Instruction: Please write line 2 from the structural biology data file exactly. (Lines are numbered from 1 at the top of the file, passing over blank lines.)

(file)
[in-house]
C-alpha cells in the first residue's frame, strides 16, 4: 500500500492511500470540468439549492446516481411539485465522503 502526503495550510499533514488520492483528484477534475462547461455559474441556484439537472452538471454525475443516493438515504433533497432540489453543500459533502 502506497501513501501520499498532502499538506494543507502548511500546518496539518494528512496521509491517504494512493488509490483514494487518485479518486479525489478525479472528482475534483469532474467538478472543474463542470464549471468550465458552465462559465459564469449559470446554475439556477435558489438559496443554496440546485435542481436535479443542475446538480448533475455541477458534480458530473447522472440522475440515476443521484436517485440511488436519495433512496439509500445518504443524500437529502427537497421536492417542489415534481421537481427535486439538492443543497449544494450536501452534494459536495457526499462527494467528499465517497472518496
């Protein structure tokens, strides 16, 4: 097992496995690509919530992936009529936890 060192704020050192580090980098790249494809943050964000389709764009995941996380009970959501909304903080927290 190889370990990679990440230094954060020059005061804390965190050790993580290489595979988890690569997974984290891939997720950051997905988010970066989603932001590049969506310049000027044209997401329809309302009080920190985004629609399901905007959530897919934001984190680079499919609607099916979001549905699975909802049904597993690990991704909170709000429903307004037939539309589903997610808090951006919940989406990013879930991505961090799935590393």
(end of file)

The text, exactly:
C-alpha cells in the first residue's frame, strides 16, 4: 500500500492511500470540468439549492446516481411539485465522503 502526503495550510499533514488520492483528484477534475462547461455559474441556484439537472452538471454525475443516493438515504433533497432540489453543500459533502 502506497501513501501520499498532502499538506494543507502548511500546518496539518494528512496521509491517504494512493488509490483514494487518485479518486479525489478525479472528482475534483469532474467538478472543474463542470464549471468550465458552465462559465459564469449559470446554475439556477435558489438559496443554496440546485435542481436535479443542475446538480448533475455541477458534480458530473447522472440522475440515476443521484436517485440511488436519495433512496439509500445518504443524500437529502427537497421536492417542489415534481421537481427535486439538492443543497449544494450536501452534494459536495457526499462527494467528499465517497472518496